Health & Fitness

Pets and your health: the good and the bad

HealthDiseases and IllnessesFitnessDiabetesU.S. Centers for Disease Control and Prevention

They cuddle and purr. And they shed. They wag their tails and fetch your slippers. And they shed. They never talk back and they never hold a grudge. And they shed.

There are obvious pluses and minuses to living with pets, not only with respect to your happiness and housekeeping, but also with respect to your health. Here's a sampling of some of what scientists know about how pets can affect your physiological and psychological well-being — the good, bad and downright gruesome.

THE GOOD

Health: An Australian survey found that dog and cat owners were in better health than people with neither (health was measured either by how often people went to the doctor or by how much medication they took). And a study with people on Medicare found that those who owned pets made fewer doctor visits than those who didn't.

Hypertension: A number of studies have found that just being around a dog or petting a dog can lower blood pressure. One study found the same with a pet goat. Another found that simply watching a Lassie movie was enough to lower stress.

Longevity: A year after being released from a coronary care unit, a 1980 study found, pet owners were more likely to have survived than people who didn't have pets.

Bone strength: The sound frequencies ofcats' purrs are between 25 and 150 Hertz. Some researchers have found that sound frequencies between 20 and 50 Hertz can improve bone density and speed the healing of bones and muscles. So maybe that purr … don't laugh. Some scientists actually have suggested this.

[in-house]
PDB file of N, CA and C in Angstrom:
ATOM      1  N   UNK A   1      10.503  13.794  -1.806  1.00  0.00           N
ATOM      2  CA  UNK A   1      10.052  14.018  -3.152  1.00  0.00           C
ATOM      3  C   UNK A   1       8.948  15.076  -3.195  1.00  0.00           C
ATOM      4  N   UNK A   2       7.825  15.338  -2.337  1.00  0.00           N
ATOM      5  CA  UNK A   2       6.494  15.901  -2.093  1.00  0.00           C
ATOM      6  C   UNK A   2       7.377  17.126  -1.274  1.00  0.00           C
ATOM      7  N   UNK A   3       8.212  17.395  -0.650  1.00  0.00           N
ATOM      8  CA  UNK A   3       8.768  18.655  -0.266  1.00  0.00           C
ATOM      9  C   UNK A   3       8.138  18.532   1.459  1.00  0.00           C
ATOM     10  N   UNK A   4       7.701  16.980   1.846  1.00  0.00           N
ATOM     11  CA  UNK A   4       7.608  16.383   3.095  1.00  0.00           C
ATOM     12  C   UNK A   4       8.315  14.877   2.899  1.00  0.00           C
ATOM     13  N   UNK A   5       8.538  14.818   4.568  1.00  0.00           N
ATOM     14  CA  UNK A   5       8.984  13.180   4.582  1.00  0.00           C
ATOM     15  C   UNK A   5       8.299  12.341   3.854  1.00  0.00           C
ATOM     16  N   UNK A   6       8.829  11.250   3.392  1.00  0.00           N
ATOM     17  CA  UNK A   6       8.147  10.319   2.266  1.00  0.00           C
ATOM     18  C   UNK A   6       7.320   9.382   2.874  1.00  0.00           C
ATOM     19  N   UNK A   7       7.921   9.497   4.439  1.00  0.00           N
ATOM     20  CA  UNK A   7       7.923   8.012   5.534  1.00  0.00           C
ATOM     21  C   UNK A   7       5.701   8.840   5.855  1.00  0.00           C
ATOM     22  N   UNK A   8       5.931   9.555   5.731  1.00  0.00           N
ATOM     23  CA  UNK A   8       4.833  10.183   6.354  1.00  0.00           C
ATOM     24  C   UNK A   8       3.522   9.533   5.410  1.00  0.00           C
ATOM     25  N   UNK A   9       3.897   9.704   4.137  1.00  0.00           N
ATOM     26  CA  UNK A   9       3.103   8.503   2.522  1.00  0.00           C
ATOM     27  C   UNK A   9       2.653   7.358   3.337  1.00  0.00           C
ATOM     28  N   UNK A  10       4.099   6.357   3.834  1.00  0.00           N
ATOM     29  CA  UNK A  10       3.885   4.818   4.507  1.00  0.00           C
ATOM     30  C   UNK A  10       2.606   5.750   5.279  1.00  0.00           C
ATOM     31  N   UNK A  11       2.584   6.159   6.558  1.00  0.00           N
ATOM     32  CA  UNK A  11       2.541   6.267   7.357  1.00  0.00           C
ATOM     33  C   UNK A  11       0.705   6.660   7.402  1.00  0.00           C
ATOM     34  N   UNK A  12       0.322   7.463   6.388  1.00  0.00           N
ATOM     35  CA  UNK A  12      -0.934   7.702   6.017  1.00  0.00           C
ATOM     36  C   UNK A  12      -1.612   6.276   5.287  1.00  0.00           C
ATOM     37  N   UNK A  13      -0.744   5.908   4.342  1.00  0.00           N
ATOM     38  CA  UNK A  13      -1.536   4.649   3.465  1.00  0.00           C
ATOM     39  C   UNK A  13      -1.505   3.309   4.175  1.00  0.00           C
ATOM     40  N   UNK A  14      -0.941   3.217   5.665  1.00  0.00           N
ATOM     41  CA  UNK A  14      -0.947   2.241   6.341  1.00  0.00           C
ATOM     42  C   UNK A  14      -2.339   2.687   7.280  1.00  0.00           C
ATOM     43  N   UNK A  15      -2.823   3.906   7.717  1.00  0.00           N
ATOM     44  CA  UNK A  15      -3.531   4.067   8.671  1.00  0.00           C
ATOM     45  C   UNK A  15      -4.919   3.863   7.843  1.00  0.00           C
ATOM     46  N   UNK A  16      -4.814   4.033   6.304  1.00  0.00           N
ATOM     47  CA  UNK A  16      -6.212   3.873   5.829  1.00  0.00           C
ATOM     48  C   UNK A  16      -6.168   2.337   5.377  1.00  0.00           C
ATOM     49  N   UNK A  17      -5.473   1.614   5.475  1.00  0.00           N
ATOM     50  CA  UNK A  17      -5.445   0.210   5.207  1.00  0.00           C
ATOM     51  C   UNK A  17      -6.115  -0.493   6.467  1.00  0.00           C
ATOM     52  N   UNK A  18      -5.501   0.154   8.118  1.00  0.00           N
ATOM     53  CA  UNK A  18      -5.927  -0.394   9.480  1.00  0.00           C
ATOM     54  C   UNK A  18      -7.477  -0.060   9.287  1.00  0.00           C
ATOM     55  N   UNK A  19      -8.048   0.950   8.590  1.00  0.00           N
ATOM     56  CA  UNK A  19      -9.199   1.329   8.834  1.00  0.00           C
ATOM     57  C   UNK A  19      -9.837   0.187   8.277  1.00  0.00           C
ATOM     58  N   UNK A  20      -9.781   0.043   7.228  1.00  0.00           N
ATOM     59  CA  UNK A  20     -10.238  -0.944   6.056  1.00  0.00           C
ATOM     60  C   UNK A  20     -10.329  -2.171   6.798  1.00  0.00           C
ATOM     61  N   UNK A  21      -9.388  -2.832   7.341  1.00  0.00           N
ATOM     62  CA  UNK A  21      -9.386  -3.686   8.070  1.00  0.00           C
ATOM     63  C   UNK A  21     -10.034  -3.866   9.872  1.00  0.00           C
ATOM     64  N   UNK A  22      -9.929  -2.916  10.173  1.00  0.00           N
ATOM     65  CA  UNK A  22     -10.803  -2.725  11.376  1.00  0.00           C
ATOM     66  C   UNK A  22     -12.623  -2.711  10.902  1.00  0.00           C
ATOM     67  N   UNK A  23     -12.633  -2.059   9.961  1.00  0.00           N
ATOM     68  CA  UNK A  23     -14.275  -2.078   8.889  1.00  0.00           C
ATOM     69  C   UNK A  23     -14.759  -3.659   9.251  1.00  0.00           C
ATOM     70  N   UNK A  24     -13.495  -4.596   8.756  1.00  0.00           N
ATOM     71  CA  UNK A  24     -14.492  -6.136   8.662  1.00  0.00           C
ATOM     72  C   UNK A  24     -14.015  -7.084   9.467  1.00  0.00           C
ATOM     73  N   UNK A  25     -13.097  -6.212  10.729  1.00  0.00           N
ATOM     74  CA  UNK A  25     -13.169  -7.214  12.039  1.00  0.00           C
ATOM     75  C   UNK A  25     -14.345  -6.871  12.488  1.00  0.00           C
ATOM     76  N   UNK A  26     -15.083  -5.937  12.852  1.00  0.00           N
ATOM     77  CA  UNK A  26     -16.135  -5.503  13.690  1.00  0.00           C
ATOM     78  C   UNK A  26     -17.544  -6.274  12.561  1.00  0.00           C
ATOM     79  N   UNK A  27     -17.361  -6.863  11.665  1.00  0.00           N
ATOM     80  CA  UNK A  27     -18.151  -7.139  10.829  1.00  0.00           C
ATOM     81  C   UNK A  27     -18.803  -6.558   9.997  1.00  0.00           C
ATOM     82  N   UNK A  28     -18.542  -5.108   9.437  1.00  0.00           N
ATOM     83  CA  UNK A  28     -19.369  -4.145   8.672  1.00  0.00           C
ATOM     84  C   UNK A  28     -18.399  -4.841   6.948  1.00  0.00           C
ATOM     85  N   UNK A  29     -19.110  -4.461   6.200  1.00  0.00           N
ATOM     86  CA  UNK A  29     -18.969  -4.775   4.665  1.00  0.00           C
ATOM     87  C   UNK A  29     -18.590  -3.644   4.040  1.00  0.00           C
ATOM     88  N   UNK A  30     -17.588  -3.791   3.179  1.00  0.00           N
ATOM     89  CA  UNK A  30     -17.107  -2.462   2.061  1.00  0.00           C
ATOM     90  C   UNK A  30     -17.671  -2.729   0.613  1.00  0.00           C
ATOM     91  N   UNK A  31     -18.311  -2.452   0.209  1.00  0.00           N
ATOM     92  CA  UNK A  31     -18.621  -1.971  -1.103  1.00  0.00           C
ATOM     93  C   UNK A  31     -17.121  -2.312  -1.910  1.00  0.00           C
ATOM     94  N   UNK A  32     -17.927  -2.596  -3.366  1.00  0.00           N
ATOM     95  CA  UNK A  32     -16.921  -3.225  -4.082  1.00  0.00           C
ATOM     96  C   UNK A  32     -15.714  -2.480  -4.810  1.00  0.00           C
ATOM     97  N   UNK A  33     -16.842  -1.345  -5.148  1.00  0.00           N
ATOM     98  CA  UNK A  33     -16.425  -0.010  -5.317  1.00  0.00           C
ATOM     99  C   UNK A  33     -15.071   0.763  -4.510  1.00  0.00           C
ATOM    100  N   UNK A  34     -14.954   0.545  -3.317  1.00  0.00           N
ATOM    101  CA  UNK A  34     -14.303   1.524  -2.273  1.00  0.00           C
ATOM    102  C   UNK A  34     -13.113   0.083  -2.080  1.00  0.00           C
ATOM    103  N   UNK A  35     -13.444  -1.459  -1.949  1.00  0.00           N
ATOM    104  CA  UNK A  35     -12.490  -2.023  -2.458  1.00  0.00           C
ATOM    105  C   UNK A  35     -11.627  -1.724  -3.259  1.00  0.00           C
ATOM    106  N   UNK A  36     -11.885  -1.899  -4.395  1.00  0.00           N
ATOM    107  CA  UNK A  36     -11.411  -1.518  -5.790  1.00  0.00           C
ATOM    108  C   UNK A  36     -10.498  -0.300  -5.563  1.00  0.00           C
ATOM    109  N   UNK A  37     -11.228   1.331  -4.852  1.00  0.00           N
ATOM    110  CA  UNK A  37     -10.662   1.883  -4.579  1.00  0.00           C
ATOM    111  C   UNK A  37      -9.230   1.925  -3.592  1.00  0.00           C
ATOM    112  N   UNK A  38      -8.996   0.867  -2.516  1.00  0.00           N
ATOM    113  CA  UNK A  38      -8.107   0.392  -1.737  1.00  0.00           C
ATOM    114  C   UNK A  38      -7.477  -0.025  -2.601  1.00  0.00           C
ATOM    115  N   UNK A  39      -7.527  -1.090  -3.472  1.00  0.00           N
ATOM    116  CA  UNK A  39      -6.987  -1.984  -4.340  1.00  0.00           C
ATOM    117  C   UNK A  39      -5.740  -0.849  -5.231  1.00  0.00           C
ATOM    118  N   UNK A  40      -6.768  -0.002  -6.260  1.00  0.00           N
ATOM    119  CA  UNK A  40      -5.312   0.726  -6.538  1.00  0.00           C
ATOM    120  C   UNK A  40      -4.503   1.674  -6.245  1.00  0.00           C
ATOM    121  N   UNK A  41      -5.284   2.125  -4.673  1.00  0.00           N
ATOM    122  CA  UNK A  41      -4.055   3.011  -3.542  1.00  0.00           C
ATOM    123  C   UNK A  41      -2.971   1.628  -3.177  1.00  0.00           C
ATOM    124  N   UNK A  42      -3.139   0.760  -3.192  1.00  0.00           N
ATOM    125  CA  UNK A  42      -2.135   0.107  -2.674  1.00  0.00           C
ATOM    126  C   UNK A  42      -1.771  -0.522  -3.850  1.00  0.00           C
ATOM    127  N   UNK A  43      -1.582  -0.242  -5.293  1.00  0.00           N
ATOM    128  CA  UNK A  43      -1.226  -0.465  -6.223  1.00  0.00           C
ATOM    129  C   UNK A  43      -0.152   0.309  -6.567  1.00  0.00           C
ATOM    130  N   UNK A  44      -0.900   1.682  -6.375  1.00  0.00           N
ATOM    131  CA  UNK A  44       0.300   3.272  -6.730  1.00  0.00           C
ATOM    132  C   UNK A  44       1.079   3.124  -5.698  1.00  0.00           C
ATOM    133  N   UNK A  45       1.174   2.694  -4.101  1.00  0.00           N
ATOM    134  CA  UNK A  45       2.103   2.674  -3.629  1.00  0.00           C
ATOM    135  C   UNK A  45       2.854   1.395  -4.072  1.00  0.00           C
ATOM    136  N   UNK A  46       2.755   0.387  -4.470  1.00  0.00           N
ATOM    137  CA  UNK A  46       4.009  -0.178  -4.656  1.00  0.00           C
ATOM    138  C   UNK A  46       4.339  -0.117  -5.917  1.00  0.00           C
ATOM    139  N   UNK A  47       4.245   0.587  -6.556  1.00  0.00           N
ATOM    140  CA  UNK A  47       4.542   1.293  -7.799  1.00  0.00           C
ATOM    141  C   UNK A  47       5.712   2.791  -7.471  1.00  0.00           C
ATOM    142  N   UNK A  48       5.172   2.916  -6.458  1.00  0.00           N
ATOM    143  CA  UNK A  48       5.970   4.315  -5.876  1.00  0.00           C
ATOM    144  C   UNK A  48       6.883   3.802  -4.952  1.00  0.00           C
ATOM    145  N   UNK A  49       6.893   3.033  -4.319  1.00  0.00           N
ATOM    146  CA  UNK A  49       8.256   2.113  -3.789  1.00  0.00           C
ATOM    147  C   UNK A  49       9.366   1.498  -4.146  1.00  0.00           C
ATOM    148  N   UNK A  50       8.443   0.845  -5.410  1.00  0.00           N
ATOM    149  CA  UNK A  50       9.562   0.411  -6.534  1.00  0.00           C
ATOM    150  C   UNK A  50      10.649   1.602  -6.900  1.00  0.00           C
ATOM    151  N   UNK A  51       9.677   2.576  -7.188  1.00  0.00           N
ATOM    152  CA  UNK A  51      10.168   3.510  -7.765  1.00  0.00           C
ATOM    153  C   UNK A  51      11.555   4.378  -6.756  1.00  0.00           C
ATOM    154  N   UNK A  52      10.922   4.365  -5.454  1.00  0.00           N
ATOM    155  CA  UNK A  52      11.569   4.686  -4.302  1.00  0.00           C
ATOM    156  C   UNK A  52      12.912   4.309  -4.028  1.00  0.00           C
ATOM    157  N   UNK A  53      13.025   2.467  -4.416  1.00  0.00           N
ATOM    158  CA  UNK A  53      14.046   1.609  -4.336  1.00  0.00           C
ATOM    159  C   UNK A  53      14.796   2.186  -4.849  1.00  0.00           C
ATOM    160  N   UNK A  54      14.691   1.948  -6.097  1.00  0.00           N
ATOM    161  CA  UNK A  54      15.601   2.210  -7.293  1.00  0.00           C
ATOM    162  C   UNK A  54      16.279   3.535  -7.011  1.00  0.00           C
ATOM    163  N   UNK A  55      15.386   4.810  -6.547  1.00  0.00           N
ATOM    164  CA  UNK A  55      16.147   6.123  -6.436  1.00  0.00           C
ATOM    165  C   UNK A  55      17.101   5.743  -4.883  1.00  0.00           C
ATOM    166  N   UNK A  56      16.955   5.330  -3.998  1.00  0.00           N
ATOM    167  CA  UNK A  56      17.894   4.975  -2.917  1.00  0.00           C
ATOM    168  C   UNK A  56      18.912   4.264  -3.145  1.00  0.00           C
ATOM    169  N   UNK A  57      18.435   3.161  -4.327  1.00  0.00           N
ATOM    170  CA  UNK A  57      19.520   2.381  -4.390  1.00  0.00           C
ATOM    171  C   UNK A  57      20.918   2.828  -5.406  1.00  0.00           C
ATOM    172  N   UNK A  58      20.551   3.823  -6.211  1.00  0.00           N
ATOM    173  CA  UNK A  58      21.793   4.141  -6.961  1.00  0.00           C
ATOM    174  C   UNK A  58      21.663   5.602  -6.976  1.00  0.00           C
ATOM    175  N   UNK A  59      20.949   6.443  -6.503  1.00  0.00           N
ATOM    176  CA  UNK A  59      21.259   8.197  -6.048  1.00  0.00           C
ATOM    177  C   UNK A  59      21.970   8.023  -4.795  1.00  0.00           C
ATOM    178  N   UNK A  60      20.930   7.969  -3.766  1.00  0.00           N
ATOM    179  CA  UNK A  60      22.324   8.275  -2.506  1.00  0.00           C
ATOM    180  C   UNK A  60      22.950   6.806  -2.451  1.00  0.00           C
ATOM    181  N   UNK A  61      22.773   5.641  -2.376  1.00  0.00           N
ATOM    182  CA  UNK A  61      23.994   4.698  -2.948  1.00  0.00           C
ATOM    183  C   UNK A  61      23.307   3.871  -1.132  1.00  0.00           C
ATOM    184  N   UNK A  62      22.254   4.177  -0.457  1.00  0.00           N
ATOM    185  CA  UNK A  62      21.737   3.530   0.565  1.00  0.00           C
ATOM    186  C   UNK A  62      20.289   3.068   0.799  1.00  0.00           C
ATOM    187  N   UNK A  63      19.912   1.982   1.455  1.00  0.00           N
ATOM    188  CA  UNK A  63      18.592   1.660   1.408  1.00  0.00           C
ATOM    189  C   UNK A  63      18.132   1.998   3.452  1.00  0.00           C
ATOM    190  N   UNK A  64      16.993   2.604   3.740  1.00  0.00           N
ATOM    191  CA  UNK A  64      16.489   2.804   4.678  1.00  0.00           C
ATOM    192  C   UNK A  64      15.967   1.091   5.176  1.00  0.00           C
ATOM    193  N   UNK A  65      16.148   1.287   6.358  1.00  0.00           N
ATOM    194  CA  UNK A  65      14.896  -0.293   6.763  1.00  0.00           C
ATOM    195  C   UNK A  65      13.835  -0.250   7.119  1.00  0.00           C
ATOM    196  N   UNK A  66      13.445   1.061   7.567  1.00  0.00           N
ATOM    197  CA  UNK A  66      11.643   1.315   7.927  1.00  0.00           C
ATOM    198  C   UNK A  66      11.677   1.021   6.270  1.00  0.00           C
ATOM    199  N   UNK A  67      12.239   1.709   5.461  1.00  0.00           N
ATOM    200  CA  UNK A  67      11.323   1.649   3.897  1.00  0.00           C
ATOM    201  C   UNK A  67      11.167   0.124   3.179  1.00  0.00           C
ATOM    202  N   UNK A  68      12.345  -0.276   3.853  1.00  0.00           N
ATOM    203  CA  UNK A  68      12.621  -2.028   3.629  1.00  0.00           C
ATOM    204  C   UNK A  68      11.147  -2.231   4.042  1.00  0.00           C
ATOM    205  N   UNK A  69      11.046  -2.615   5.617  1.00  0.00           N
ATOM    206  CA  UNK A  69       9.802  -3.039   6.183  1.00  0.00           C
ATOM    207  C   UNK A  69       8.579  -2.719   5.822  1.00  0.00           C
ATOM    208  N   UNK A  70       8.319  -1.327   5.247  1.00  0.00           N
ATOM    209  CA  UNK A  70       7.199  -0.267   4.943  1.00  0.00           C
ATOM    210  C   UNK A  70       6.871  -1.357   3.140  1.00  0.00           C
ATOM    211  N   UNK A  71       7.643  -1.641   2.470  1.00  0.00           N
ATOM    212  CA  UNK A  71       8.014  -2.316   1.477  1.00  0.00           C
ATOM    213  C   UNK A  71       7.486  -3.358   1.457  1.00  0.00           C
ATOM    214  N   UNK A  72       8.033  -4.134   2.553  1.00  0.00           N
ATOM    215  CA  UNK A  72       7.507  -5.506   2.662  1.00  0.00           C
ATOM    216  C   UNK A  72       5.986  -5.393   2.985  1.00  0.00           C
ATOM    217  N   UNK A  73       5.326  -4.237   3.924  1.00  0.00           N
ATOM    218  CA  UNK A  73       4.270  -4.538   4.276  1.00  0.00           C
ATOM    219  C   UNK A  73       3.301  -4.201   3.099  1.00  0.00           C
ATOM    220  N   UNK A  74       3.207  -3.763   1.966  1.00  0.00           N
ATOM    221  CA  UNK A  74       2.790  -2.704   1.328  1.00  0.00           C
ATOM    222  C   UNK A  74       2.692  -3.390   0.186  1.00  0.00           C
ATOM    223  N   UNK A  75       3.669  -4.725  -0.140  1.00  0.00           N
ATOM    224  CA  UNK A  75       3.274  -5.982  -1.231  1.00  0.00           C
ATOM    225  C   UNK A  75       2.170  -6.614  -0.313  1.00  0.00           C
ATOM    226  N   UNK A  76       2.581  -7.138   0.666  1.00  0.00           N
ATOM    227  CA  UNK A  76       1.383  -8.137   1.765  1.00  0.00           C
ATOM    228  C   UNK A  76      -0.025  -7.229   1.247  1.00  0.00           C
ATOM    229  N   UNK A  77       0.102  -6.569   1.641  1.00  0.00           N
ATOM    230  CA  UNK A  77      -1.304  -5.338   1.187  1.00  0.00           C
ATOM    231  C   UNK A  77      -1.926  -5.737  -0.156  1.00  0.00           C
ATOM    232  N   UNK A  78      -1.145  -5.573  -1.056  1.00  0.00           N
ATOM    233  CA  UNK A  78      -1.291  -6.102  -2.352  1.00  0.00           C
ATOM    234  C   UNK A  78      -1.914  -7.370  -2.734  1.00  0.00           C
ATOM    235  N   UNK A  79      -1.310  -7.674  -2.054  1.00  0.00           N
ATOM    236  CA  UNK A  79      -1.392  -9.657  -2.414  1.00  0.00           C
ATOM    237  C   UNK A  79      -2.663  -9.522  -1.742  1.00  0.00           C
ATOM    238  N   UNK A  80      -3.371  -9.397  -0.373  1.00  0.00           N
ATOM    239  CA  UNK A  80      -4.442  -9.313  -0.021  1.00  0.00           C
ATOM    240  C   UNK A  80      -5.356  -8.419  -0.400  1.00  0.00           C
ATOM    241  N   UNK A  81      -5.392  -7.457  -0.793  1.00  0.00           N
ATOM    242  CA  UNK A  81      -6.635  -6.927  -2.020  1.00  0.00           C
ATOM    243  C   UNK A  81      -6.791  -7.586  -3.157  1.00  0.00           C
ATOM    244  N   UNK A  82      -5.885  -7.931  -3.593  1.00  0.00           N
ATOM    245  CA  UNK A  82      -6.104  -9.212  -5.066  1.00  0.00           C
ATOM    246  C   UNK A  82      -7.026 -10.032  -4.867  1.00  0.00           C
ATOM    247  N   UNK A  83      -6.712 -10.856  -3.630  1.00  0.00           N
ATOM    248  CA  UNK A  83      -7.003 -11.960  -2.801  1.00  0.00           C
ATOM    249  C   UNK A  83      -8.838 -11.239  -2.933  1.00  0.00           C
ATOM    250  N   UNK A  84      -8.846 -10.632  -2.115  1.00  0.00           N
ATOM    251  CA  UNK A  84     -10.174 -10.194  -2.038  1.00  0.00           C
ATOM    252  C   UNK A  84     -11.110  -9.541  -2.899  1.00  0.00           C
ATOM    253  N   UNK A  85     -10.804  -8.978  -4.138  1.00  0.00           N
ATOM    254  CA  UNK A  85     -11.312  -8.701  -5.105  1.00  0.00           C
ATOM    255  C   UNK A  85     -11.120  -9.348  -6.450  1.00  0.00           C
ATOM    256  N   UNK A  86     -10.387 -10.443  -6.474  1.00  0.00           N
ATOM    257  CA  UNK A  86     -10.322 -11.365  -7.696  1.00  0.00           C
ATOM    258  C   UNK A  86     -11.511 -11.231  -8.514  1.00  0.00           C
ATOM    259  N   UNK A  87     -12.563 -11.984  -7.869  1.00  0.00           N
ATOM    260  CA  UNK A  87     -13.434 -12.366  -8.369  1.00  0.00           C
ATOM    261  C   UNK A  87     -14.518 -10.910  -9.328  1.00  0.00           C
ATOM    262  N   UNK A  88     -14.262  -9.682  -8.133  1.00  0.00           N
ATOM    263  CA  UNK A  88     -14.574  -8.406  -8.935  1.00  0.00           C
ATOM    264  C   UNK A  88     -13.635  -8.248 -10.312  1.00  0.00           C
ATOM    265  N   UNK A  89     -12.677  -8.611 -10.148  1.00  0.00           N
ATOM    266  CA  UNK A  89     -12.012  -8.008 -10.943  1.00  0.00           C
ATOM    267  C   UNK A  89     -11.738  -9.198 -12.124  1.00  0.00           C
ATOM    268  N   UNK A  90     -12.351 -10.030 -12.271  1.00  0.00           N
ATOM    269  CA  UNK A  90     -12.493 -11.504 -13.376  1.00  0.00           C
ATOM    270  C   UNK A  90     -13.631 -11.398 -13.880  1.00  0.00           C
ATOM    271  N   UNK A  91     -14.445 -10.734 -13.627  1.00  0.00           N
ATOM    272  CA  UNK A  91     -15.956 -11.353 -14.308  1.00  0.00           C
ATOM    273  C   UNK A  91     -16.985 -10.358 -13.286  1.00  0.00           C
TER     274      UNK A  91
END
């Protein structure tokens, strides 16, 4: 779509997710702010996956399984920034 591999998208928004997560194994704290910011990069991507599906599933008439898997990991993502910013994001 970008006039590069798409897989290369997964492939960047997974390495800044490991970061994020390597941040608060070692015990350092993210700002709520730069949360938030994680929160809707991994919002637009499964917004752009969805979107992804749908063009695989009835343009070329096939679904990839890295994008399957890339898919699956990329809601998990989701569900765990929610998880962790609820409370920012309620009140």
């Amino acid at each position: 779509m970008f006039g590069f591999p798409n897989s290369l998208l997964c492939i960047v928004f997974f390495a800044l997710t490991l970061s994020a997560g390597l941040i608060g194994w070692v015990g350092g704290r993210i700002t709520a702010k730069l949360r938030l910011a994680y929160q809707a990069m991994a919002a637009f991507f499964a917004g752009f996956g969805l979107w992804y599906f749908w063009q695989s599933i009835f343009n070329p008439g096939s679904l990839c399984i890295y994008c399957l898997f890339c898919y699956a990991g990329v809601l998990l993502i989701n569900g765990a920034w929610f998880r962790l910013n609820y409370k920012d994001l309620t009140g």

Allergy prevention: Evidence is mounting that children raised with pets are less likely to develop allergies to the animals than children raised without. In at least one study, the effect was greater with cats than withdogs. And in at least one other, the preventive effect extended to dust mite, ragweed and grass allergies.

Obesity: A study in Australia found that children who had a dog in their household were less likely to be overweight or obese than children who didn't.

Fitness: In one study, two out of three dog owners took Fido for regular walks. Younger owners were more likely to walk than older owners, and younger dogs were more likely to get taken out than older ones. Bigger dogs got to go on longer walks than smaller ones. Another study found that dog owners were 60% more likely to go for walks in their leisure time than people who owned cats or who didn't own any pet. Finally, a third study suggests that if you want to shape up, dogs make better walking buddies than humans do — perhaps because dogs don't make up excuses for why they can't go that day.